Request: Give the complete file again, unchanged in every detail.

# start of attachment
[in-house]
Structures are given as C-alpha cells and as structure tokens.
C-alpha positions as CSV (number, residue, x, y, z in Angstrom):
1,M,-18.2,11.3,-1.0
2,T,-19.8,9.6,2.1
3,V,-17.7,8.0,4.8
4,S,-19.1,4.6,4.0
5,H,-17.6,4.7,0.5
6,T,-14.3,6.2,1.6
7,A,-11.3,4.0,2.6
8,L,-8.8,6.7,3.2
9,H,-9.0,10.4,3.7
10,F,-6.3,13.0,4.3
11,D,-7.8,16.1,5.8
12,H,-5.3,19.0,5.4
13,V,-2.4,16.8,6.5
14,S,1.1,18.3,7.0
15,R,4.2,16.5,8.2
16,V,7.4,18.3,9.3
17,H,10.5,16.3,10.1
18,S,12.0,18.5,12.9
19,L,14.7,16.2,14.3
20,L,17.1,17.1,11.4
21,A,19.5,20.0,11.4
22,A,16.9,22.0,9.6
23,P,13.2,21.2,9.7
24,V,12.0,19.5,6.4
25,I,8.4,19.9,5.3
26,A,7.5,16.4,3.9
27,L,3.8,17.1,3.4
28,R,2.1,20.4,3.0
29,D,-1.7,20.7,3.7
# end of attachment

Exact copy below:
[in-house]
Structures are given as C-alpha cells and as structure tokens.
C-alpha positions as CSV (number, residue, x, y, z in Angstrom):
1,M,-18.2,11.3,-1.0
2,T,-19.8,9.6,2.1
3,V,-17.7,8.0,4.8
4,S,-19.1,4.6,4.0
5,H,-17.6,4.7,0.5
6,T,-14.3,6.2,1.6
7,A,-11.3,4.0,2.6
8,L,-8.8,6.7,3.2
9,H,-9.0,10.4,3.7
10,F,-6.3,13.0,4.3
11,D,-7.8,16.1,5.8
12,H,-5.3,19.0,5.4
13,V,-2.4,16.8,6.5
14,S,1.1,18.3,7.0
15,R,4.2,16.5,8.2
16,V,7.4,18.3,9.3
17,H,10.5,16.3,10.1
18,S,12.0,18.5,12.9
19,L,14.7,16.2,14.3
20,L,17.1,17.1,11.4
21,A,19.5,20.0,11.4
22,A,16.9,22.0,9.6
23,P,13.2,21.2,9.7
24,V,12.0,19.5,6.4
25,I,8.4,19.9,5.3
26,A,7.5,16.4,3.9
27,L,3.8,17.1,3.4
28,R,2.1,20.4,3.0
29,D,-1.7,20.7,3.7